Including the Mentally Handicapped in Religious Ceremony: Michael Polanyi’s Tacit Dimension and Pierre Bouridieu’s Habitus

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Should the mentally handicapped be welcomed into religious ceremony? Traditionally, the mentally handicapped have been marginalized in the religious meeting, because of both their perceived lack of cognitive ability and the fear that they may disrupt the ceremony. Regarding the former, it is generally accepted that because the mentally handicapped cannot articulate their faith or understanding of dogma, they cannot have faith. Therefore, not much concern has been shown about the matter of religion and the mentally handicapped.1

However, some recent studies by Jean Vanier, Stanley Hauerwas, Brett Webb-Mitchell, and John Swinton show that mentally handicapped people have religious potential and the potential for religious development with the help of the faith community.2 In addition, some protestant denominations in the USA, such as PCUSA, CRC, and RCA, have strived to include mentally handicapped church members in the public worship and sacrament.3 However, it is necessary to consider the mentally handicapped with respect to practical theology, because practical theology shows the importance of participation in the process of faith formation and growth of understanding by repetition. This has not been considered an important factor in studying the matter of religion among the mentally handicapped up to this point.

In this essay, I argue for the full inclusion of the mentally handicapped in religious ceremony, using the methods of practical theology, especially social studies and participatory theory. In multicultural and multi-religious societies, these approaches do not analyze the phenomenon of society with specific lenses; rather, they look at common ceremony and action from a neutral position, and therefore can help human beings regardless of religious or cultural differences.4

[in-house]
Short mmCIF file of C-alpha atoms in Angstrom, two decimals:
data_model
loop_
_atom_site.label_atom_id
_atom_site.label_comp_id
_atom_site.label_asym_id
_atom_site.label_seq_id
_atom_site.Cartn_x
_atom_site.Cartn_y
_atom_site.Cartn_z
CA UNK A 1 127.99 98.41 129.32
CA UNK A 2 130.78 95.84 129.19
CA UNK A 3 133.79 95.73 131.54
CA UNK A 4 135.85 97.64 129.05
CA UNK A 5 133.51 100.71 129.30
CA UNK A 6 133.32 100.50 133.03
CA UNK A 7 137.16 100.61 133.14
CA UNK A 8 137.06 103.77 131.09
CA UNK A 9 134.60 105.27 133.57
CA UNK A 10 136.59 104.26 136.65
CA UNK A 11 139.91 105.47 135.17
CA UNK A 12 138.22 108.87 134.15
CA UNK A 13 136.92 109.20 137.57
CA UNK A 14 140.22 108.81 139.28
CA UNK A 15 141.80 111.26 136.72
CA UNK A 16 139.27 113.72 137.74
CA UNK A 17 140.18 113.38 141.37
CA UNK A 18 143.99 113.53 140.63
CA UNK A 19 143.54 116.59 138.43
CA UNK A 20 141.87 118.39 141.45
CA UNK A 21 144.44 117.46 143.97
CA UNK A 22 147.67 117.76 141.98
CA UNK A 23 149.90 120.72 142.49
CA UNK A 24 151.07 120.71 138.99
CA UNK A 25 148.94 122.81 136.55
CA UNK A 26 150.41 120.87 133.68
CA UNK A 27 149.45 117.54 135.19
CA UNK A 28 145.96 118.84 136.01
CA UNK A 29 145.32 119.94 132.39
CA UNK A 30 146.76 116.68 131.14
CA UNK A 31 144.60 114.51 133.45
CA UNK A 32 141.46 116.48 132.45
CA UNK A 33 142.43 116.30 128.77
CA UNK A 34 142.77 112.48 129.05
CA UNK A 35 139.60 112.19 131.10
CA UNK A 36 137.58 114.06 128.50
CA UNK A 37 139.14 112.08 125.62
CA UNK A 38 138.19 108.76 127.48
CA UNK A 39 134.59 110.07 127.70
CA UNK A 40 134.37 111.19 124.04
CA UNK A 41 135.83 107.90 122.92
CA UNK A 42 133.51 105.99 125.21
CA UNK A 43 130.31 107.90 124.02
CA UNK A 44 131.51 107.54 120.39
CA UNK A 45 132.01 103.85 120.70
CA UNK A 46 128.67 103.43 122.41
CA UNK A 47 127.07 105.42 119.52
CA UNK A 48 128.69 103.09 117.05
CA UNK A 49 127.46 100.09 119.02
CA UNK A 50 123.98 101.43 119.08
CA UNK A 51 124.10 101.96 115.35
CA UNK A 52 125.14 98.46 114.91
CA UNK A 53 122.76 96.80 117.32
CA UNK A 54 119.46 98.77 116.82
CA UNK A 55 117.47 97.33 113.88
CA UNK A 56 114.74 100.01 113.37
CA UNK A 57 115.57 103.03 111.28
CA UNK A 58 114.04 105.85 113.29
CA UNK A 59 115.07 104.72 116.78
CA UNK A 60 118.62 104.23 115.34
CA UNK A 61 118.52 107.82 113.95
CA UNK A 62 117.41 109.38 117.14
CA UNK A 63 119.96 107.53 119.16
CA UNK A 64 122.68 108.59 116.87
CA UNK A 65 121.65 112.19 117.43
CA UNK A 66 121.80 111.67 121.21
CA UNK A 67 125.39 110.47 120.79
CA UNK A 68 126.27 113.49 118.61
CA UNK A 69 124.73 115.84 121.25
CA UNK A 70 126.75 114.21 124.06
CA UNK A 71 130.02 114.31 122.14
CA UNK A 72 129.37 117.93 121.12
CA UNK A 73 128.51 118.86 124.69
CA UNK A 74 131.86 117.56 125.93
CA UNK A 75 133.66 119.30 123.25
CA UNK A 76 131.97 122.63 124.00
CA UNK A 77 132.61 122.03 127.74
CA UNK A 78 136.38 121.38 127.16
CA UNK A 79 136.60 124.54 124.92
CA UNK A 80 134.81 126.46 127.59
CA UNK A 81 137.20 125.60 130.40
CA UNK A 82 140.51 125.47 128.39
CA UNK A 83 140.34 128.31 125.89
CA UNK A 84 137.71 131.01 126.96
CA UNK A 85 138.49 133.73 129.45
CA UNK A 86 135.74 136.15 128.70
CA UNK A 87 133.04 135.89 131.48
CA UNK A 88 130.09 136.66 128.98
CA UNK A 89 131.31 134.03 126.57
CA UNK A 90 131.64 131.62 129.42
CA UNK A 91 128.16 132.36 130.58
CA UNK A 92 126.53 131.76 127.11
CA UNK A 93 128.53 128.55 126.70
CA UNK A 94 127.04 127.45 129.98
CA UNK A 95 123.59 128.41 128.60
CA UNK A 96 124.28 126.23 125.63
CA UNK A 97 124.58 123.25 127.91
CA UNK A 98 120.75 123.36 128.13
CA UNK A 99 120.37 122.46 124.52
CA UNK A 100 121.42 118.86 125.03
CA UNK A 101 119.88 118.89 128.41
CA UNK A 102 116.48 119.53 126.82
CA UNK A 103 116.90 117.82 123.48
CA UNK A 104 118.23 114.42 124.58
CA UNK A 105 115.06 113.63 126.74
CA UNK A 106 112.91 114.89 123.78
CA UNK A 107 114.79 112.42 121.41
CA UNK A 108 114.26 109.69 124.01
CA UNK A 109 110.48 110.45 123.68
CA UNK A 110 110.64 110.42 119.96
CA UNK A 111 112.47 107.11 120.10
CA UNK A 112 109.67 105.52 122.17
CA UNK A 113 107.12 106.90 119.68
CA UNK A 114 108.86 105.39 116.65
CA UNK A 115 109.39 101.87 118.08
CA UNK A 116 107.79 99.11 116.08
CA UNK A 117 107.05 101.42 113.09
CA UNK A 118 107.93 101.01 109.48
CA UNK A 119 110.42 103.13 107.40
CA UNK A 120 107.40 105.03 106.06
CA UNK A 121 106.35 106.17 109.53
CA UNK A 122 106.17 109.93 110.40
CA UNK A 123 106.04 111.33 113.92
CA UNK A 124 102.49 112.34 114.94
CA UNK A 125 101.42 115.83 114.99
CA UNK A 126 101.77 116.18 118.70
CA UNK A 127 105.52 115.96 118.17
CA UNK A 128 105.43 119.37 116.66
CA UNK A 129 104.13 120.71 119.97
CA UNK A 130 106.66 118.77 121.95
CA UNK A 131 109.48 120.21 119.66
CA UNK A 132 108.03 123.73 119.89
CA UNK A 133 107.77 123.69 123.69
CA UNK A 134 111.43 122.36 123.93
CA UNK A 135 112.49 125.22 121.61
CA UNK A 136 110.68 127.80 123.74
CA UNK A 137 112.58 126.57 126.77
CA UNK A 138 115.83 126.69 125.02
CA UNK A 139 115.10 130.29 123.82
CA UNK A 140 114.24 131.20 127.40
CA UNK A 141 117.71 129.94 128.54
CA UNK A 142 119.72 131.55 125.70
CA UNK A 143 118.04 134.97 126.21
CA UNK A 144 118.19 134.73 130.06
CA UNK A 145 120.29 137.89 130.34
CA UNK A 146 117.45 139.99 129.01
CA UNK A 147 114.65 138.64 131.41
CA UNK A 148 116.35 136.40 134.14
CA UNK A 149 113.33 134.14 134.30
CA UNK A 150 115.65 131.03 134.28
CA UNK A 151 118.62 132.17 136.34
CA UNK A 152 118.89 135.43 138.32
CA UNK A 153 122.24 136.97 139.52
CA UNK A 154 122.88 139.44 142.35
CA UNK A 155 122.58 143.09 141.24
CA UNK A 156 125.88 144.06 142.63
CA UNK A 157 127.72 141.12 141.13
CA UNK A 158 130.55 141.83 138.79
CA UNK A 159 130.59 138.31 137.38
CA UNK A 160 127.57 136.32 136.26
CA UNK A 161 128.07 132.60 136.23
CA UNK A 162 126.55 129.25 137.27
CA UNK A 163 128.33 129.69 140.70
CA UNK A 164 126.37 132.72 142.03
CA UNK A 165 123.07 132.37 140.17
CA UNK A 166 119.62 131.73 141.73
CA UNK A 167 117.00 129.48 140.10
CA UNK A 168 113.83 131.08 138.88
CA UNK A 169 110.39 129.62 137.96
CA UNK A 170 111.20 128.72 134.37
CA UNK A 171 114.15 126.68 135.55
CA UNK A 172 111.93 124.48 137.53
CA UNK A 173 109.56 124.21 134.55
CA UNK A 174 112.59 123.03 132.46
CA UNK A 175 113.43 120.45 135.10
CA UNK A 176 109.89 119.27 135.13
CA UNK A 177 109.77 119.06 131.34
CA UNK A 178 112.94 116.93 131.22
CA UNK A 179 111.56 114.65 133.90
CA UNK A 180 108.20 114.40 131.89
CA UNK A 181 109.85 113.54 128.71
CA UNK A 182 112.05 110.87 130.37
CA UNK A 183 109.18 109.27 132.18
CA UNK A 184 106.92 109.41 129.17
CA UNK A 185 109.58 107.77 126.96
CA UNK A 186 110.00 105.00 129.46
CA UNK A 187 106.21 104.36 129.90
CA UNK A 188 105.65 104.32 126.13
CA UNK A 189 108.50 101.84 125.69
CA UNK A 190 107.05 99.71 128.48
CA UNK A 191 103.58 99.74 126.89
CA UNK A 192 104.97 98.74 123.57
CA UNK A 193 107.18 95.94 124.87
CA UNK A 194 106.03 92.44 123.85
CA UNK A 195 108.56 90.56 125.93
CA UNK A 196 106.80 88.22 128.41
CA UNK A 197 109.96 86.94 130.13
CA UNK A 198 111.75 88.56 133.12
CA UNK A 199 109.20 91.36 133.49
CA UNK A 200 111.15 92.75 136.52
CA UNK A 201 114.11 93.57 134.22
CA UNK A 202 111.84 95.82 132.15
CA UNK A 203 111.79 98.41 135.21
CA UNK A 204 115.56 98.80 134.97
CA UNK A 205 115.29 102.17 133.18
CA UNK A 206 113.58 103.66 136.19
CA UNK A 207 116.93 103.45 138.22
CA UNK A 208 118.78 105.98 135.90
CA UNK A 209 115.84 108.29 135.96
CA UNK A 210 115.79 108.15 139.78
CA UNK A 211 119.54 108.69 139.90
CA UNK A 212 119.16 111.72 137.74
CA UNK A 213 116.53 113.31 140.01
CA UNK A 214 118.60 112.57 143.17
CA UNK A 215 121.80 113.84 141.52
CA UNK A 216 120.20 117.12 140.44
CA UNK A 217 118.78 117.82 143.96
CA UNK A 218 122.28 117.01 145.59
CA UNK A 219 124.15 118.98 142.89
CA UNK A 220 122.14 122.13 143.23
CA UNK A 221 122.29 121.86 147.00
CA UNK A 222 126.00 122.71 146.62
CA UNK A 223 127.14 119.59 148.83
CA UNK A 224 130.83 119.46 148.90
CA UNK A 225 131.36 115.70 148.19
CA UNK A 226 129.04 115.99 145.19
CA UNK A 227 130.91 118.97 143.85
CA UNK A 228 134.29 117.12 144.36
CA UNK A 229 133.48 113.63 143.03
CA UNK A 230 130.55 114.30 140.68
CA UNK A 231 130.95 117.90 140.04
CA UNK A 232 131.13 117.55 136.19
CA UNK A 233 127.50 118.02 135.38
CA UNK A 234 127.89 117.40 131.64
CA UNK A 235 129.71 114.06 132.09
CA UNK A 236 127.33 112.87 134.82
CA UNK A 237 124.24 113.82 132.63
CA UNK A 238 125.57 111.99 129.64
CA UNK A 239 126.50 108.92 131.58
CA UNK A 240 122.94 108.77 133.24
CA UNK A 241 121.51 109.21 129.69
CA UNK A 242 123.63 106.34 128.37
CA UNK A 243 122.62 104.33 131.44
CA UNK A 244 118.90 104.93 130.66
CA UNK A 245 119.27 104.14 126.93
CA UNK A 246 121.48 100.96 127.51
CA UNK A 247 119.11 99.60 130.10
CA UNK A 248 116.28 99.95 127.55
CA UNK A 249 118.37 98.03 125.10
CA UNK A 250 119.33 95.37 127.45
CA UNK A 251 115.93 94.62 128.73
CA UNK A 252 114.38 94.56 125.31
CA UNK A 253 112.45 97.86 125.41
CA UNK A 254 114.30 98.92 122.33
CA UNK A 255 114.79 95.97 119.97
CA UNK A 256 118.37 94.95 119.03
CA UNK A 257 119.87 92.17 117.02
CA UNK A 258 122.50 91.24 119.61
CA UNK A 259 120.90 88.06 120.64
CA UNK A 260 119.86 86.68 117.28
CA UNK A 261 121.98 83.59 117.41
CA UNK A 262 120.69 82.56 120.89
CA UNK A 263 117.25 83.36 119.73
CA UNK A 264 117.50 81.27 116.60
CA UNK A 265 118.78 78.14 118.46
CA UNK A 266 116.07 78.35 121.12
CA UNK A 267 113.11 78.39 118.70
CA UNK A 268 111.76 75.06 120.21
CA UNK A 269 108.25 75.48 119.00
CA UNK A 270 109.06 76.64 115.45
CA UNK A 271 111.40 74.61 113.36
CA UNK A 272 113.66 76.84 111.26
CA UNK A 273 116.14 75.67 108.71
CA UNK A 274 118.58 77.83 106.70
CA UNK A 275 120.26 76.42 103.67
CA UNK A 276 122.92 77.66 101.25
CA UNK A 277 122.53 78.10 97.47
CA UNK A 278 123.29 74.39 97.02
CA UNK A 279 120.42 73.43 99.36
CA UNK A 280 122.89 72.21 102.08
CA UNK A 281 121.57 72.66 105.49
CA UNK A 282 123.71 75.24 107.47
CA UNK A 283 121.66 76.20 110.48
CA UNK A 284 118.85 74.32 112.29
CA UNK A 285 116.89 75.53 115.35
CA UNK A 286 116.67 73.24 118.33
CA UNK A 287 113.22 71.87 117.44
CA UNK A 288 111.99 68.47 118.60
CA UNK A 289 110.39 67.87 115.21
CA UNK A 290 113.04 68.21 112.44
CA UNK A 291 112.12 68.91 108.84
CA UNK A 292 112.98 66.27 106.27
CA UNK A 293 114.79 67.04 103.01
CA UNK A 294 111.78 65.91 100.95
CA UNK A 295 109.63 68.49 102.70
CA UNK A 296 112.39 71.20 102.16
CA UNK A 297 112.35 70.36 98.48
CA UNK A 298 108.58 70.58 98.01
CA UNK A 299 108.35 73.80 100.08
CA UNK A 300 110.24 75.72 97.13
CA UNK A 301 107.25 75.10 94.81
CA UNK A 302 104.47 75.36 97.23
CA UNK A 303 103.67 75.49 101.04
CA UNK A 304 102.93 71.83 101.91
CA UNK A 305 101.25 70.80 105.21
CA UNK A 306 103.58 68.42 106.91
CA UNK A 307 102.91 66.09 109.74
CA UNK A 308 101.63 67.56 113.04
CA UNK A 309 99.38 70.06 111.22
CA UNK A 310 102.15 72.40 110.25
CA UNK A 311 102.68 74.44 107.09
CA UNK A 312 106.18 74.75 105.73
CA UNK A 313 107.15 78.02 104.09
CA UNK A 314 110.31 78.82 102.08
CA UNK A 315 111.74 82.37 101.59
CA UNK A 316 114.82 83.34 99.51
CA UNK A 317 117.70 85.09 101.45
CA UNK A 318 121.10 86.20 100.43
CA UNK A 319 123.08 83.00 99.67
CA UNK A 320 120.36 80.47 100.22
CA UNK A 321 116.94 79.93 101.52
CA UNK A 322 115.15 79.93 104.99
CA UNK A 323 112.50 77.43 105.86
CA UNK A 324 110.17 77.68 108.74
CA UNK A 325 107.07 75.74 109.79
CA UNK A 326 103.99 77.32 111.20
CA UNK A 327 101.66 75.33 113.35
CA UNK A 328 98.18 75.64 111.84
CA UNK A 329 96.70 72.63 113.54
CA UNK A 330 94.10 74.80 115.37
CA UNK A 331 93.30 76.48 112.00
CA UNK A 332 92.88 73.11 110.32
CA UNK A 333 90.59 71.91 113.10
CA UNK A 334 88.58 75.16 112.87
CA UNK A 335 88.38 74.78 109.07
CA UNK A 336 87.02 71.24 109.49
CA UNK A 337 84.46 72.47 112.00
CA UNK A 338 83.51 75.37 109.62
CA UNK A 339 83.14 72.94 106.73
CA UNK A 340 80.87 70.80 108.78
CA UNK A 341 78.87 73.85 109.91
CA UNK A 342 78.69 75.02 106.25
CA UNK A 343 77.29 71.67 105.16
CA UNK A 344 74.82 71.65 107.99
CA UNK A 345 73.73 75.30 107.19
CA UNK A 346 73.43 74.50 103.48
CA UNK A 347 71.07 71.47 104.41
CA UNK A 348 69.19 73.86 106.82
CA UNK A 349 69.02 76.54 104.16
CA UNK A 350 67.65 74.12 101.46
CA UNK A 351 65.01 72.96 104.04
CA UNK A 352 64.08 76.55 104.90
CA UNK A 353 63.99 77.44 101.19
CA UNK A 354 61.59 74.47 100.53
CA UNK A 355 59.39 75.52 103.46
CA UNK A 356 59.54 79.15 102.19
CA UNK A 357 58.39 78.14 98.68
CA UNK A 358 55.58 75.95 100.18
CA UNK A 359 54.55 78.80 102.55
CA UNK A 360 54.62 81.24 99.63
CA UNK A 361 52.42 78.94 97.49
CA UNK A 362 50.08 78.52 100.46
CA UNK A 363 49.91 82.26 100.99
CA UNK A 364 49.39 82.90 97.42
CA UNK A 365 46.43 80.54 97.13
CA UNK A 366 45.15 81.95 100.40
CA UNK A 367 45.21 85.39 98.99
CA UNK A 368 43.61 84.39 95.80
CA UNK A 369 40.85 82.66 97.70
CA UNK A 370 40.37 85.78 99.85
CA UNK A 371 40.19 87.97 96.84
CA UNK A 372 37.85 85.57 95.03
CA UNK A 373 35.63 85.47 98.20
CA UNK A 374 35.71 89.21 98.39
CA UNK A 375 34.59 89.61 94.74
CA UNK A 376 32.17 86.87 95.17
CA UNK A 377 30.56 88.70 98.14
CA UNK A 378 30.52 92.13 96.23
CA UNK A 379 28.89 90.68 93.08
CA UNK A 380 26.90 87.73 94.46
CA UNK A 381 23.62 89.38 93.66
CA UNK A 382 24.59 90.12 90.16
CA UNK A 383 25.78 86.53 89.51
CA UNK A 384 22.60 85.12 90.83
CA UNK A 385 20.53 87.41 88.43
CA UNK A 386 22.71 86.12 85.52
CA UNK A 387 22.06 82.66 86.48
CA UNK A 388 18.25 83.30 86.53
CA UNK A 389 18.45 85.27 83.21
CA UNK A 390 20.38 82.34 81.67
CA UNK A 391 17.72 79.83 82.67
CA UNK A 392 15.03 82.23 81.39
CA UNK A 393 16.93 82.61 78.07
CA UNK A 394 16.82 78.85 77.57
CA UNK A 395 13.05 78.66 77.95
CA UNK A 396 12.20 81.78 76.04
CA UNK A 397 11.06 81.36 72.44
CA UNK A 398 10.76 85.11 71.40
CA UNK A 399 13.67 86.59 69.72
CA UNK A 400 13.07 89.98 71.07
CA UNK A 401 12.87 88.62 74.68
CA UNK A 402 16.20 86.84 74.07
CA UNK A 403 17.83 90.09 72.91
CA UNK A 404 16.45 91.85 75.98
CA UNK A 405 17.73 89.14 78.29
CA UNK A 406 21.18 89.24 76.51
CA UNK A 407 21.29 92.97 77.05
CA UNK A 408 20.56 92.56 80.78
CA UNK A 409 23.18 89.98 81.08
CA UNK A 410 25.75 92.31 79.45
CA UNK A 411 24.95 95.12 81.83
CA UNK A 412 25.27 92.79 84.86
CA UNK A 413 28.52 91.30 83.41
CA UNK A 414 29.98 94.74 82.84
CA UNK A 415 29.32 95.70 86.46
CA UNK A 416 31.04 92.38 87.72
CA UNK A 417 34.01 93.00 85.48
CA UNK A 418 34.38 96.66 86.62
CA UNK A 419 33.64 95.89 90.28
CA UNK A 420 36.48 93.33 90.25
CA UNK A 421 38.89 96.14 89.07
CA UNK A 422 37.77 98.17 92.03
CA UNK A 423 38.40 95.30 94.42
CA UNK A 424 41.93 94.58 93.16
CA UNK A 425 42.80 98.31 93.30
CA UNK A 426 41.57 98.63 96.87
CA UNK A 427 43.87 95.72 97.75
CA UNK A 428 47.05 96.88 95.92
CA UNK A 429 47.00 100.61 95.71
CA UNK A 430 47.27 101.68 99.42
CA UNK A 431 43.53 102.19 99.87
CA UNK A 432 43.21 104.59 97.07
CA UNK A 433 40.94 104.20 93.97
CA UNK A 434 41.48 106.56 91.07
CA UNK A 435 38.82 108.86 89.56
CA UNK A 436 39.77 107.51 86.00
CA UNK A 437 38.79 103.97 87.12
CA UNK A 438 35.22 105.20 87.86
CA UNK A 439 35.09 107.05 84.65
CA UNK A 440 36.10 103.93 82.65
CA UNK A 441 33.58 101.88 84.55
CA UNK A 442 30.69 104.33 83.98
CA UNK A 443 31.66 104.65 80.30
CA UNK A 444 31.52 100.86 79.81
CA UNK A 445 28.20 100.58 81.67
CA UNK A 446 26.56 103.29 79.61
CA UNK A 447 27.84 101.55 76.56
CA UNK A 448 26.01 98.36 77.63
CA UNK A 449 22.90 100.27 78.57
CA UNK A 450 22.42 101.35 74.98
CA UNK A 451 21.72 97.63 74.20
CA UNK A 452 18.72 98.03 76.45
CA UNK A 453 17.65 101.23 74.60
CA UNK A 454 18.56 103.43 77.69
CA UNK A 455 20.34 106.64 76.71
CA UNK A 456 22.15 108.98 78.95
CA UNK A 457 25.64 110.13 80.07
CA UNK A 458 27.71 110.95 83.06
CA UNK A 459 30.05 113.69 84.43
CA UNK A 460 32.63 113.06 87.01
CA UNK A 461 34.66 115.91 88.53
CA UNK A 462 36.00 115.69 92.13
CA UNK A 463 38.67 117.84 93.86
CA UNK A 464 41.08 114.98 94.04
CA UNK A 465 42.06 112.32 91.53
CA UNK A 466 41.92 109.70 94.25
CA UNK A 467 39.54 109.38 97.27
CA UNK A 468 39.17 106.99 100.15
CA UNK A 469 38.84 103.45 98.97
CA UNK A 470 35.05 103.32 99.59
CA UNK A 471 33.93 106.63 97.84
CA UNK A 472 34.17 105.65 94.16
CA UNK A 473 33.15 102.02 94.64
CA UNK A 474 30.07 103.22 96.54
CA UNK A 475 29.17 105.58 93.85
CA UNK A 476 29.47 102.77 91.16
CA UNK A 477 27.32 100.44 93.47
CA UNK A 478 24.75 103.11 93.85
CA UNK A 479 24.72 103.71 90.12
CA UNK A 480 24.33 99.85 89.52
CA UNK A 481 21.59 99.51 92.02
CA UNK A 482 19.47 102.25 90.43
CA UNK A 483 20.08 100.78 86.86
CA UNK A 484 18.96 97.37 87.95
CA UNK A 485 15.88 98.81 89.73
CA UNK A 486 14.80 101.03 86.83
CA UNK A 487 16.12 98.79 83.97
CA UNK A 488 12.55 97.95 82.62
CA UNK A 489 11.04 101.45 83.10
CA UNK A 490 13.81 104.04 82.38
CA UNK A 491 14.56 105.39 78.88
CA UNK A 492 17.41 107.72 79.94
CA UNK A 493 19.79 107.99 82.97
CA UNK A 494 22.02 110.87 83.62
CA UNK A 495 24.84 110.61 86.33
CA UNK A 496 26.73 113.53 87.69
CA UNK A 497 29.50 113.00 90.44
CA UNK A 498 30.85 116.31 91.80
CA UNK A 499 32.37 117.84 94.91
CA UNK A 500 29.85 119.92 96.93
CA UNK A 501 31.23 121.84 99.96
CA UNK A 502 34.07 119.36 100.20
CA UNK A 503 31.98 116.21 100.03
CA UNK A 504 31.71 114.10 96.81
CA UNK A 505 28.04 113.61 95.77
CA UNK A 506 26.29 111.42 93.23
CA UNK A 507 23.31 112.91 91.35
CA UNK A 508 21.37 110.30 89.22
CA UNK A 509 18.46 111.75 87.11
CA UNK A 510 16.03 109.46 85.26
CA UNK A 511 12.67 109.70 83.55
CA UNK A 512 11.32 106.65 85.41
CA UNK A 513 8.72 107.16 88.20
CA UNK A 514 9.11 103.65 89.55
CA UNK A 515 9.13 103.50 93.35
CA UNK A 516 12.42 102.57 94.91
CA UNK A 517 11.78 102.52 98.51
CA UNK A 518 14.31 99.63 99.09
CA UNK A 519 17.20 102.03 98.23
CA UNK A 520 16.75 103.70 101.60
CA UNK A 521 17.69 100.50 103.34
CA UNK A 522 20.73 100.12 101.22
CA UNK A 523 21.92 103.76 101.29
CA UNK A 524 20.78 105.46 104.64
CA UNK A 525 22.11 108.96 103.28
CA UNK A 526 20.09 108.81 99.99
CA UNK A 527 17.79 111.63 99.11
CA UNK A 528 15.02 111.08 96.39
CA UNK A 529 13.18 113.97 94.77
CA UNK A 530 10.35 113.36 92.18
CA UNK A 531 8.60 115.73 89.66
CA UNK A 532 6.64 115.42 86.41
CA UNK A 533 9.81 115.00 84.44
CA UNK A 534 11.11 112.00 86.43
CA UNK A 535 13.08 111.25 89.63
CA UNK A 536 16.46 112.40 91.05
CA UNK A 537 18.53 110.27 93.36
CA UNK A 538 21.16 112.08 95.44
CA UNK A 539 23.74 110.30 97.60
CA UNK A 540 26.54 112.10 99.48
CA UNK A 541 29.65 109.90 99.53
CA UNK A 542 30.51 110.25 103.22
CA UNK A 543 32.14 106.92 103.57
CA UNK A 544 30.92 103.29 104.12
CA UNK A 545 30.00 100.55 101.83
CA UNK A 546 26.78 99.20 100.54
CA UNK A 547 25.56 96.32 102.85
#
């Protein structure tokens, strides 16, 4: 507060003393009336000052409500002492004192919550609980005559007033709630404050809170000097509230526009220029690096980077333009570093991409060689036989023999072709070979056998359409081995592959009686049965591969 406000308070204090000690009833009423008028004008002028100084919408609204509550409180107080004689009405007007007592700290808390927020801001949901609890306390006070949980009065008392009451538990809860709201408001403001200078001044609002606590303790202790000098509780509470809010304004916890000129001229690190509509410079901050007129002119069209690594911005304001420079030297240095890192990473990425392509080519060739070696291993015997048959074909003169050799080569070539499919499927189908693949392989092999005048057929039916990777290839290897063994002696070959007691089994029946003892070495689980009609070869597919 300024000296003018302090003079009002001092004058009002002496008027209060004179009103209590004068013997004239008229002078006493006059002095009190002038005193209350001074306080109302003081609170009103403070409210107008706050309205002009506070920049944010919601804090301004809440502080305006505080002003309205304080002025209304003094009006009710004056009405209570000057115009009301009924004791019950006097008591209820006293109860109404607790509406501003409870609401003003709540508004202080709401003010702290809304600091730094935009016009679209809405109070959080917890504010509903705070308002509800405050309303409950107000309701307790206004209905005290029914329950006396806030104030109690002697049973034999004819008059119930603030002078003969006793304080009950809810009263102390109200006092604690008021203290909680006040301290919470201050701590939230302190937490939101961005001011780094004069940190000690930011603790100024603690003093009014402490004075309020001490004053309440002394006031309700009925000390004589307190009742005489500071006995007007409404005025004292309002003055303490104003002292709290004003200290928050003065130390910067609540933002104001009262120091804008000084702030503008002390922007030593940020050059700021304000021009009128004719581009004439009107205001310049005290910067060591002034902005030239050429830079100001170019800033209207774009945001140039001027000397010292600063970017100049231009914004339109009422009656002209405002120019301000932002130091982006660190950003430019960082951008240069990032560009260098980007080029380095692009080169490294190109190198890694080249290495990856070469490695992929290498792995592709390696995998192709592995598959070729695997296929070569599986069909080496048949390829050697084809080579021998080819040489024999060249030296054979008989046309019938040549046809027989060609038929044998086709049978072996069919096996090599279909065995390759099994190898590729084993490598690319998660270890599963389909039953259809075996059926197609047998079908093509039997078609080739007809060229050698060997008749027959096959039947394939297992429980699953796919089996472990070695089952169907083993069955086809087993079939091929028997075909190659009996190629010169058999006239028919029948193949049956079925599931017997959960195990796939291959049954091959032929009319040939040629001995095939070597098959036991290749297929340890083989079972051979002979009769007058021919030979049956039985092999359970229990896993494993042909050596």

In fact, the matter of religion for the mentally handicapped is not restricted to a specific religion. Although the mentally handicapped have not been given much consideration historically and have often been discriminated against, they should not be marginalized.

In general, some religious stances that emphasize cognitive ability arise from an emphasis on religious dogma: if people cannot articulate dogmatic knowledge or show enough understanding, they cannot gain full membership or full participation. However, practical theology, which honors participation and praxis, reveals that the human being is not just a being of cognition, but a whole person who has affection. Therefore, the possibility of knowing by practice and participation, and of growth of understanding by repetition, is a worthwhile subject of study for the whole of religion.

In this essay, the most important questions are as follows:

If a person cannot articulate an idea, does it signify a lack of cognitive ability or understanding? Is there any possibility of some sort of knowing through participating in a meeting?

My starting point is Michael Polanyi’s idea of tacit knowledge. Tacit knowledge can be defined as follows: “We always know more than we can say or prove.” Tacit knowledge is a sort of epistemology without insight.5 That is to say, even if a person does not articulate logically about something, it does not signify an absence of knowledge of that thing. Because of this, bodily participation is an important means to gaining knowledge. By indwelling in reality, the process of immersing oneself in the particulars of subsidiary awareness by means of embodied activity while synthesizing and internalizing, people come to know.6